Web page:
That is still true today. The U.S. federal debt is never paid off but just continues to grow, forming the basis of the U.S. money supply.
The Public Banking Alternative
There are other ways to create a banking system, ways that would eliminate its ponzi-scheme elements and make the system sustainable. One solution is to make the loans interest-free; but for Western economies today, that transition could be difficult.
Another alternative is for banks to be publicly-owned. If the people collectively own the bank, the interest and profits go back to the government and the people, who benefit from decreased taxes, increased public services, and cheaper public infrastructure. Cutting out interest has been shown to reduce the cost of public projects by 30-50%.
In the United States, this system of publicly-owned banks goes back to the American colonists. The best of the colonial models was in Benjamin Franklin's colony of Pennsylvania, where the government operated a "land bank." Money was printed and lent into the community. It recycled back to the government and could be lent and relent. The system was mathematically sound because the interest and profits were returned to the government, which then spent the money back into the economy in place of taxes. Private banks, by contrast, generally lend their profits back into the economy, or invest in private money-making ventures in which more is always expected back than was originally invested.
During the period that the Pennsylvania system was in place, the colonists paid no taxes except excise taxes, prices did not inflate, and there was no government debt.
How Private Banknotes Became the National U.S. Currency
The Pennsylvania system was sustainable, but some early American colonial governments just printed and spent, inflating the money supply and devaluing the currency. The British merchants complained, prompting King George II to forbid the colonists to issue their own money. Taxes had to be paid to England in gold. That meant going into debt to the English bankers. The result was a massive depression. The colonists finally rebelled and went back to issuing their own money, precipitating the American Revolution.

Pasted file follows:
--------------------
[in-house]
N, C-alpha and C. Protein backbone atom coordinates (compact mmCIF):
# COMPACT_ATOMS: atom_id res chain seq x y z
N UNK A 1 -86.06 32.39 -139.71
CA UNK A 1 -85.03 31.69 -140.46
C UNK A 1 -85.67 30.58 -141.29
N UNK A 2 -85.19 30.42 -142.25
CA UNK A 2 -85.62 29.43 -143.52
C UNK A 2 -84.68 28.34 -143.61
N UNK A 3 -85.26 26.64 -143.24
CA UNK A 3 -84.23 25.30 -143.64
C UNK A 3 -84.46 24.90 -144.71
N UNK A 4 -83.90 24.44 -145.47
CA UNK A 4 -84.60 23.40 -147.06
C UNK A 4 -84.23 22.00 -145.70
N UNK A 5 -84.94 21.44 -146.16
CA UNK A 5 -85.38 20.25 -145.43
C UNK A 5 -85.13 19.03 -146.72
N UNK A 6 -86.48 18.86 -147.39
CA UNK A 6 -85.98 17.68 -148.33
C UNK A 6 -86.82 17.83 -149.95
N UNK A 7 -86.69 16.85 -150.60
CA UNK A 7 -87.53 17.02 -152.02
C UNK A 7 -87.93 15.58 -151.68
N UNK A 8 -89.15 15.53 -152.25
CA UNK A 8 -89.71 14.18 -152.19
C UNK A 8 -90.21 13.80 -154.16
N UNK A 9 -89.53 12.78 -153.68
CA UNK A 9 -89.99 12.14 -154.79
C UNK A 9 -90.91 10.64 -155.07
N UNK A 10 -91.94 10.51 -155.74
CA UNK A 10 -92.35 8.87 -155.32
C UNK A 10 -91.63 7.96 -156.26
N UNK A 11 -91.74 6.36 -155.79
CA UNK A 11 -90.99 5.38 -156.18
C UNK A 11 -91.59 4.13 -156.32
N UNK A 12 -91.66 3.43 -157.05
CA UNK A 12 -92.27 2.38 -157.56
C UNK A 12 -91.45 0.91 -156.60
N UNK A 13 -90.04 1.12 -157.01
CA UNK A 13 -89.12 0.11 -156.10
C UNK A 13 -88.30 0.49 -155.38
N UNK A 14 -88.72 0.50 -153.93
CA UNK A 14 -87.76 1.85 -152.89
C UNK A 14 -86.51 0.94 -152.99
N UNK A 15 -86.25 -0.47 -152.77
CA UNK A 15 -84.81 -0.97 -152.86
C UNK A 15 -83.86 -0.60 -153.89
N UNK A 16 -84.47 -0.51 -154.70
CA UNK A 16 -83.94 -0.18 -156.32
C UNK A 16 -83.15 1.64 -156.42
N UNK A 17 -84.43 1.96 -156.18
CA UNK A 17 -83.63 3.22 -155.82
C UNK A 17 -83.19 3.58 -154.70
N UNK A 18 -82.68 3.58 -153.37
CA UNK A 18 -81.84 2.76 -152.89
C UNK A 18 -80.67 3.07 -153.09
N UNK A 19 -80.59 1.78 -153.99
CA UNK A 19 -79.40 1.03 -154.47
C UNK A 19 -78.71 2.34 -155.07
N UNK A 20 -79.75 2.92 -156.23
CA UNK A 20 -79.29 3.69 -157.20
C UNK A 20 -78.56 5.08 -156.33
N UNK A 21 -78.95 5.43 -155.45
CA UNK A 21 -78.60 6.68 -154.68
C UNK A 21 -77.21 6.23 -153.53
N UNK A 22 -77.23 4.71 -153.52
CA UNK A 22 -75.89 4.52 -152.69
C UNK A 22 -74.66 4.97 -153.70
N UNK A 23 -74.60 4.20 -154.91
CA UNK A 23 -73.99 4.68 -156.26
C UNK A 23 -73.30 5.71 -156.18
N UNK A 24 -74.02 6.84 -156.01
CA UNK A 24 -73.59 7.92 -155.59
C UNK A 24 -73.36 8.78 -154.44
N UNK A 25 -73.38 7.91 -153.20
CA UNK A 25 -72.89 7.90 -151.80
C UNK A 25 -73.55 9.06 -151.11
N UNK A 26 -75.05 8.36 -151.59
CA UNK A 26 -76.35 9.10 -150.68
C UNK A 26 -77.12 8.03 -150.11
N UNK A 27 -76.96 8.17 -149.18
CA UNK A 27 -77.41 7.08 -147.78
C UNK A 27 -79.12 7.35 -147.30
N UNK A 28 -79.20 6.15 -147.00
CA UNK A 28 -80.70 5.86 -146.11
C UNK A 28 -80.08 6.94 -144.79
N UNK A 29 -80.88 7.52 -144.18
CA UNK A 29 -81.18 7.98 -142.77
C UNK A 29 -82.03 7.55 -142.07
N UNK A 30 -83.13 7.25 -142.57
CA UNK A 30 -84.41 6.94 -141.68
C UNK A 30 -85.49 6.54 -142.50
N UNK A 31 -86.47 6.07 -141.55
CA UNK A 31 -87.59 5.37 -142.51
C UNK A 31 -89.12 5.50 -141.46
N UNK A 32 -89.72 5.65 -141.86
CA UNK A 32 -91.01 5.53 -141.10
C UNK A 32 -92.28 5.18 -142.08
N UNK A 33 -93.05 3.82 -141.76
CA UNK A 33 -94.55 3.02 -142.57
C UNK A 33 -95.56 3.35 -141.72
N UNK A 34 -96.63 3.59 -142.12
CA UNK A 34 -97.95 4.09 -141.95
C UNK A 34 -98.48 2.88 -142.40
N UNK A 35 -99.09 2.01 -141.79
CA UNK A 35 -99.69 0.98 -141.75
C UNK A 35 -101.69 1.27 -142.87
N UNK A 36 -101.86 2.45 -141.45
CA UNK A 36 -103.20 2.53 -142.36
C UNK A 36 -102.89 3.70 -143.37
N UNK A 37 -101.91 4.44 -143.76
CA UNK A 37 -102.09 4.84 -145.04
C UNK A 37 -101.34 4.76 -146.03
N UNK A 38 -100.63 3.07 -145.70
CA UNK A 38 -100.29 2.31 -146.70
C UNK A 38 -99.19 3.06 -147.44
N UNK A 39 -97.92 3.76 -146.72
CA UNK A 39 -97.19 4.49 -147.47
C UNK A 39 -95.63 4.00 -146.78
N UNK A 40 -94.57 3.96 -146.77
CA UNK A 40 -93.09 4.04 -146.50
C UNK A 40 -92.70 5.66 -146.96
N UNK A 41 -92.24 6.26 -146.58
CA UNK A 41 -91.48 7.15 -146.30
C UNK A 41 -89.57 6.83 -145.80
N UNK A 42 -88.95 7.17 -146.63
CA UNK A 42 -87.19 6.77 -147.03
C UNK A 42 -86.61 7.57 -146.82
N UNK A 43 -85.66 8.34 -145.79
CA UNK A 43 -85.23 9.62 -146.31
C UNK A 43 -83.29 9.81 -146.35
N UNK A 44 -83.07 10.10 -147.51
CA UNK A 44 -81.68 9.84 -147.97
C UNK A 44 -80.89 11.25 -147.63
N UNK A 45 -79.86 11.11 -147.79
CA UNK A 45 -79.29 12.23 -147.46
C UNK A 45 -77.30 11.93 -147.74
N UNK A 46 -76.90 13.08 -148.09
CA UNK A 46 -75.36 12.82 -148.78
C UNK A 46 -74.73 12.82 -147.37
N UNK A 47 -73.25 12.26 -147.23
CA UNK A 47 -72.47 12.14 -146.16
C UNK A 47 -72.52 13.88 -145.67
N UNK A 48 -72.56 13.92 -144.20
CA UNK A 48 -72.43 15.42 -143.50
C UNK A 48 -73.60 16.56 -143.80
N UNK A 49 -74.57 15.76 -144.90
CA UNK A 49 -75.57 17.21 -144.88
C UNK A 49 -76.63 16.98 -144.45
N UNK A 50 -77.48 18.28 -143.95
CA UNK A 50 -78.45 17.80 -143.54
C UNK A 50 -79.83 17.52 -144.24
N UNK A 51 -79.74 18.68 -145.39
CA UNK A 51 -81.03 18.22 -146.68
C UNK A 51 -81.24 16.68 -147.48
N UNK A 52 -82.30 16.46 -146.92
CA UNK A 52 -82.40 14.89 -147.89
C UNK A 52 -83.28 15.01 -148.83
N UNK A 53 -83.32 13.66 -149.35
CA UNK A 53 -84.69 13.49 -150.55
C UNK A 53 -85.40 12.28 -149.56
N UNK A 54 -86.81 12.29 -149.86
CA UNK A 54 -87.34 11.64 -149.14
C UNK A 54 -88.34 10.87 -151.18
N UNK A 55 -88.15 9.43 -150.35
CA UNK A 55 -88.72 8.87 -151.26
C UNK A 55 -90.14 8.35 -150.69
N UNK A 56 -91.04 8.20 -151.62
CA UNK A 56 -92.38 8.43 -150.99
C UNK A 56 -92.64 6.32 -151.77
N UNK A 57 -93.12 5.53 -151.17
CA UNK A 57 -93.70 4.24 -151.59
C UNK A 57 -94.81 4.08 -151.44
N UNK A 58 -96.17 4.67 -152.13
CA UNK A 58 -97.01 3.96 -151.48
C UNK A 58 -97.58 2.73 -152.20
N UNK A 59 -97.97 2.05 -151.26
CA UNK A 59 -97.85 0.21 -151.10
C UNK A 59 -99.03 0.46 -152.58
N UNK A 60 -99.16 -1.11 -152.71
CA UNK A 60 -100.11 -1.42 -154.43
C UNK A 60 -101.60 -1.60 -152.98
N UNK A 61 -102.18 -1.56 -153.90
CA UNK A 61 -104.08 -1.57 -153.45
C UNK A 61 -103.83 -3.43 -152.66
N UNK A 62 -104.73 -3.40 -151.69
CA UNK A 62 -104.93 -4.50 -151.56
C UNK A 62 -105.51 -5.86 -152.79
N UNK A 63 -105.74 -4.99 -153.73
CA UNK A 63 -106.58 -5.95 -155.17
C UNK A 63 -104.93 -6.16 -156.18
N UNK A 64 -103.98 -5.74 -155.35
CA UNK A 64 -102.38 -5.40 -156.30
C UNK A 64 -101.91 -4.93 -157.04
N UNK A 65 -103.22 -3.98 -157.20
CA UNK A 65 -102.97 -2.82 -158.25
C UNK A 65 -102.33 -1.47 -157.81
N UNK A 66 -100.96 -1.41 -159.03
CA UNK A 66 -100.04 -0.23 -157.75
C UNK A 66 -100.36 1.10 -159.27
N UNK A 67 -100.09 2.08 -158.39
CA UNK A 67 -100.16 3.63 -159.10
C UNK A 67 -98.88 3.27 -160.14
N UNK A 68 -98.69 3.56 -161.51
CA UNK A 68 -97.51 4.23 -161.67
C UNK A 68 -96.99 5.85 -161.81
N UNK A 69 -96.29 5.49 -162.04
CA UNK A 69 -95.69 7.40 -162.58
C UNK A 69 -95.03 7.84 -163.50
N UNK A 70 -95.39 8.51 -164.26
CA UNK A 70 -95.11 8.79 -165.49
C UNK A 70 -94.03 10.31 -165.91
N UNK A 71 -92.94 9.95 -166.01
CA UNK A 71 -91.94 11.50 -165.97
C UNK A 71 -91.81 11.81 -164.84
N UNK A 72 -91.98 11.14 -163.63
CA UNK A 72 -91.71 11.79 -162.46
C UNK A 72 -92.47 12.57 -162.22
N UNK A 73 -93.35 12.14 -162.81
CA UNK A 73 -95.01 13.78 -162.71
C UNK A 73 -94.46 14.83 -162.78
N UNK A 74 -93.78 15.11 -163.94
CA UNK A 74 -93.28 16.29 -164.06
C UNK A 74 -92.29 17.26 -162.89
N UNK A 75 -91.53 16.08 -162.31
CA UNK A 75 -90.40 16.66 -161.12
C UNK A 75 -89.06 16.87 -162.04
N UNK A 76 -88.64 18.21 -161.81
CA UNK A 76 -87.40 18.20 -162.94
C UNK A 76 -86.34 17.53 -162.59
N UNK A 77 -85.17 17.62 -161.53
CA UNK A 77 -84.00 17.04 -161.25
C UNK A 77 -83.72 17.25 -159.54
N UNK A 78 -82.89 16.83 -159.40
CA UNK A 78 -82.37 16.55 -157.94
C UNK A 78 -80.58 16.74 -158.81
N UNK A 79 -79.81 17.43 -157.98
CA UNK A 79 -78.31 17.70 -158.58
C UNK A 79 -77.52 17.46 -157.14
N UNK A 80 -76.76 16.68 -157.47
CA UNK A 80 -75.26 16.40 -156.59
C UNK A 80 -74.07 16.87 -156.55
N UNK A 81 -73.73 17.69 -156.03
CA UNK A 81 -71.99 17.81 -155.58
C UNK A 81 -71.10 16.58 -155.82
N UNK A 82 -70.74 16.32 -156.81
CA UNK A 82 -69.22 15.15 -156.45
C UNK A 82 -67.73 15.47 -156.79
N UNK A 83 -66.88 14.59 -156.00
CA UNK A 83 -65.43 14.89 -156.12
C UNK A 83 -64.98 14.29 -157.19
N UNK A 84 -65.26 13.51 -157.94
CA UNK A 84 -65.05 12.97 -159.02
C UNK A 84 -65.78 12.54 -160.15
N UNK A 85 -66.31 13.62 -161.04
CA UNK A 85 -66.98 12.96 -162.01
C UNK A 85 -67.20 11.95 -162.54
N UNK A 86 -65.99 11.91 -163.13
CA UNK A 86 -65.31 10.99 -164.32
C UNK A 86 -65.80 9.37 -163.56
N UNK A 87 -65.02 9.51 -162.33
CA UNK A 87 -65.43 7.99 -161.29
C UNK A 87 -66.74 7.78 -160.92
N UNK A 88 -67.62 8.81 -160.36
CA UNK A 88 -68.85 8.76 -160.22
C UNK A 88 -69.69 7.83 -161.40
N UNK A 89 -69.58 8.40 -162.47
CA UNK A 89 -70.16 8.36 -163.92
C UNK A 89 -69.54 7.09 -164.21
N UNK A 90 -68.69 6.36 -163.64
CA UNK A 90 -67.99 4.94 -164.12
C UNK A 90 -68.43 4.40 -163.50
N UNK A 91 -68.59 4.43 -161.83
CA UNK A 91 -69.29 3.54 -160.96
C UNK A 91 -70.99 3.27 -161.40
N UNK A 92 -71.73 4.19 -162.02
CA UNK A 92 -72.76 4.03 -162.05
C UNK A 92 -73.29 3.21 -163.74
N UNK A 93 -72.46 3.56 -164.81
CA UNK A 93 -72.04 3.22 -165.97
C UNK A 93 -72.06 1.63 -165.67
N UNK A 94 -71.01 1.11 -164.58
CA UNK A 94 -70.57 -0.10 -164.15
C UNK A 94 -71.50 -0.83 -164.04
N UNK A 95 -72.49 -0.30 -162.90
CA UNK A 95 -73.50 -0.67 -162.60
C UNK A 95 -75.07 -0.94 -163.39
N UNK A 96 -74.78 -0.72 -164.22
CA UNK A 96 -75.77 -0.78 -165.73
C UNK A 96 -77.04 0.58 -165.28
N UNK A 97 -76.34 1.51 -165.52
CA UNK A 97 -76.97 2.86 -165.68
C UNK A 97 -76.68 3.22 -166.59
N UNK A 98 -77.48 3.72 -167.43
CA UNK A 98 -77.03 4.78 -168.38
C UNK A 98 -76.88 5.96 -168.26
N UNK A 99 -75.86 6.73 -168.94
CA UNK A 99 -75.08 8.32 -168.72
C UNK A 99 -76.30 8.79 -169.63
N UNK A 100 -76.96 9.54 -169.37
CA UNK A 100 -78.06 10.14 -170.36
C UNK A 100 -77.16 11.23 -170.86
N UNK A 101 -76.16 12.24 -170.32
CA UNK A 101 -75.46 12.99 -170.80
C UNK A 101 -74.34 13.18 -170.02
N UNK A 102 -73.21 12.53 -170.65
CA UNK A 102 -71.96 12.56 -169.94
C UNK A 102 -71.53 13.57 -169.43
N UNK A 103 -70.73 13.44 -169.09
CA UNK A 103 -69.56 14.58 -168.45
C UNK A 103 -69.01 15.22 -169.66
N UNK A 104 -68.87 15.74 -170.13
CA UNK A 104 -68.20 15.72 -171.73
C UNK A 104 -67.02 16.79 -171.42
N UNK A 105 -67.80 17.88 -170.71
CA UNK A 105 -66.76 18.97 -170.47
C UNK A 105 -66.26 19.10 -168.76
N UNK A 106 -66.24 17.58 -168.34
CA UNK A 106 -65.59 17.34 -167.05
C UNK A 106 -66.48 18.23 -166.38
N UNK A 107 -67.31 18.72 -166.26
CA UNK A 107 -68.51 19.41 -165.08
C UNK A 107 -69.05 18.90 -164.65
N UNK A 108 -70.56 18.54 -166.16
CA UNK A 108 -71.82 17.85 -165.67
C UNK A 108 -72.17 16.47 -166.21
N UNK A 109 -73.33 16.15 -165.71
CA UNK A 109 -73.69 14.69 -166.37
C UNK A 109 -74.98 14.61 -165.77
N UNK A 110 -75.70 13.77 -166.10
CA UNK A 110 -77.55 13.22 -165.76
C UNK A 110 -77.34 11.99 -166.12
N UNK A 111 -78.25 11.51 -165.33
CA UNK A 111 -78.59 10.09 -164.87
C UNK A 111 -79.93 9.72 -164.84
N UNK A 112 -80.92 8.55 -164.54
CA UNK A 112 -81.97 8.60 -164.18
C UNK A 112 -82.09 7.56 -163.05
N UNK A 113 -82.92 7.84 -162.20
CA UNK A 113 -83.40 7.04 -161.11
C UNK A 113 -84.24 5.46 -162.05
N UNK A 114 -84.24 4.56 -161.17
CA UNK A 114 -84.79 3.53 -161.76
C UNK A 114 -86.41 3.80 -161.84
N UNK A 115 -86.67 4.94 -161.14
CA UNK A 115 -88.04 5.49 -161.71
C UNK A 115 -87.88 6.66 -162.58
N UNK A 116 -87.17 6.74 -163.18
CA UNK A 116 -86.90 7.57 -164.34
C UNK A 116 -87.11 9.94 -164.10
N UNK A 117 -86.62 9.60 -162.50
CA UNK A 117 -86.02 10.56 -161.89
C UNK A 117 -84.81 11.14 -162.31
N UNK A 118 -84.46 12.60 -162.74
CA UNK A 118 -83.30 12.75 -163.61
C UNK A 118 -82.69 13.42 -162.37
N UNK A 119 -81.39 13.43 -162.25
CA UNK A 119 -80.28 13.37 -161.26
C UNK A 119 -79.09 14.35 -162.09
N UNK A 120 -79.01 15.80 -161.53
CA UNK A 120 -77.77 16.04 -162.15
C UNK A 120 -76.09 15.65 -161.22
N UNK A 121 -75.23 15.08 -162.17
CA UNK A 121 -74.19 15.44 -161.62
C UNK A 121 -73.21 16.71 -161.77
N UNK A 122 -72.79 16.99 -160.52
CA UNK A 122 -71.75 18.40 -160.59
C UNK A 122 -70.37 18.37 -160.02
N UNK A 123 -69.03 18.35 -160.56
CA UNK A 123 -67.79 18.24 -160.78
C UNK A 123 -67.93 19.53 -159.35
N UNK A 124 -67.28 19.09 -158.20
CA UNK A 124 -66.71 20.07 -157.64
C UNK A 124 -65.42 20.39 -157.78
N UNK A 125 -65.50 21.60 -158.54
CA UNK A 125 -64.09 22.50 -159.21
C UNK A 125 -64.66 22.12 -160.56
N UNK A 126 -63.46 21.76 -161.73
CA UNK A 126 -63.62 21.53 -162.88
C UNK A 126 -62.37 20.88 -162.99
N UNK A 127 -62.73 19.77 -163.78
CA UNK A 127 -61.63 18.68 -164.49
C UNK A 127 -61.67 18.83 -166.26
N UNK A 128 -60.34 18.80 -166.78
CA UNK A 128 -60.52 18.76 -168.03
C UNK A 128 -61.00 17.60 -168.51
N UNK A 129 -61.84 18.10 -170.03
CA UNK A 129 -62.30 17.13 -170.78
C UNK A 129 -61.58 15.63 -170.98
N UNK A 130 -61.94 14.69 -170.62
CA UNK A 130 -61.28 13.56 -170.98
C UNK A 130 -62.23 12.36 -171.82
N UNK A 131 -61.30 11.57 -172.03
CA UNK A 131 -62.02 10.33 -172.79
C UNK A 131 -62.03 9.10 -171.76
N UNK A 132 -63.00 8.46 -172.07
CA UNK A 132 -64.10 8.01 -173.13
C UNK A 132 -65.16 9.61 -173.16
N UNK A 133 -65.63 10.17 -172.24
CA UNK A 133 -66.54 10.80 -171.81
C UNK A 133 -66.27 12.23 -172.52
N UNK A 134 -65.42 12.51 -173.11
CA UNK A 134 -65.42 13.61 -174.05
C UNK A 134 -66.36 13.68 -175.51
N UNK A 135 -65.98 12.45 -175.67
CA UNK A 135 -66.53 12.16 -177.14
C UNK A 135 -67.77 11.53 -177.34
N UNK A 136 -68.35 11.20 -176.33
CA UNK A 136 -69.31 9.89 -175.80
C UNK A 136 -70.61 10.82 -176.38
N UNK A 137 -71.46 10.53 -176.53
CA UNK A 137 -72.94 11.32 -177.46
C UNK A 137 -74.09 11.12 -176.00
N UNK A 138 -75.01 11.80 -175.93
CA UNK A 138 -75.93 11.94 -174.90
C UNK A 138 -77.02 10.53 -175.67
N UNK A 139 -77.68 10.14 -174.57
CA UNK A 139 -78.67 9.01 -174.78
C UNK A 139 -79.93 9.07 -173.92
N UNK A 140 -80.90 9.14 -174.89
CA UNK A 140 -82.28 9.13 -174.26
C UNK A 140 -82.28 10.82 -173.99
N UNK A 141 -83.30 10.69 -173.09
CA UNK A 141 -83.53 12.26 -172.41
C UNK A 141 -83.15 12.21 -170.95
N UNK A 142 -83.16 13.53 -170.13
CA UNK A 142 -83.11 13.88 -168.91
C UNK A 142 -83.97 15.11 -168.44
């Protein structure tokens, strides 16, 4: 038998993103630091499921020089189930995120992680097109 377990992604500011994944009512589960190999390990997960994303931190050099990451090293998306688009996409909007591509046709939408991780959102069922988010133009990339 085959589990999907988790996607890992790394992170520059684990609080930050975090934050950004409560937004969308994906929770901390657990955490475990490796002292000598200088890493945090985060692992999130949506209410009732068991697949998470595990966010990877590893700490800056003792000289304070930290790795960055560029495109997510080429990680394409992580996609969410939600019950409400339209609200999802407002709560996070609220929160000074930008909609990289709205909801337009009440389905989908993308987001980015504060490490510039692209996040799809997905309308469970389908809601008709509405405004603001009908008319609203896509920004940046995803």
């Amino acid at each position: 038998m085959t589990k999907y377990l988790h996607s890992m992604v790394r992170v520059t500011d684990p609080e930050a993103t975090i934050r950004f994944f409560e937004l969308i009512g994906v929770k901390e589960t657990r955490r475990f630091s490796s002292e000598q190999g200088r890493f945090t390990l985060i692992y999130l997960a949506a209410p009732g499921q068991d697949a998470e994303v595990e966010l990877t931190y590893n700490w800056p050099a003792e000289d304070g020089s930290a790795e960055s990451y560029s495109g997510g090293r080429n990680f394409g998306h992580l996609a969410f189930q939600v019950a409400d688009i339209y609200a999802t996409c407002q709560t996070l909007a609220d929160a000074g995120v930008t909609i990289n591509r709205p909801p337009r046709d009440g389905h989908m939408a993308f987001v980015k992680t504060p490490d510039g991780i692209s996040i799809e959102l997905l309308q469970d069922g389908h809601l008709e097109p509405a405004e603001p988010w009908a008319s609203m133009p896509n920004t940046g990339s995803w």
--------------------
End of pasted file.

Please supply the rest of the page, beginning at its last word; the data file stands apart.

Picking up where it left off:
In an international first, the colonists funded a war against a major power with mere paper receipts, and won. But the British counterattacked by waging a currency war. They massively counterfeited the colonists' paper money, at a time when this was easy to do. By the end of the war, the paper scrip was virtually worthless. After it lost its value, the colonists were so disillusioned with paper money that they left the power to issue it out of the U.S. Constitution.
Meanwhile, Alexander Hamilton, the first U.S. Treasury Secretary, was faced with huge war debts, and he had no money to pay them. He therefore resorted to the ruse used in England known as fractional reserve banking. In 1791, Hamilton set up the First U.S. Bank, a largely private bank that would print banknotes "backed" by gold and lend them to the government.
The ruse worked: the paper banknotes expanded the money supply, the debts were paid, and the economy thrived. But it was the beginning of a system of government funded by debt to private bankers, who lent banknotes only nominally backed by gold.
During the American Civil War, President Lincoln avoided a crippling war debt by returning to the system of government-issued money of the American colonists. He issued U.S. Notes from the Treasury called "Greenbacks" rather than borrowing at usurious interest rates. But Lincoln was assassinated, and Greenback issuance was halted.
In 1913, the privately-owned Federal Reserve was authorized to issue its own Federal Reserve Notes as the national currency. These notes were then lent to the government, eliminating the government's own power to issue money (except for coins). The Federal Reserve was set up to prevent bank runs, but twenty years later we had the Great Depression, the greatest bank run in history. Robert H. Hemphill, Credit Manager of the Federal Reserve Bank of Atlanta, wrote in 1934:
"We are completely dependent on the commercial Banks. Someone has to borrow every dollar we have in circulation, cash or credit. If the Banks create ample synthetic money we are prosperous; if not, we starve."
For the bankers, however, it was a good system. It put them in control.
Setting the Global Debt Trap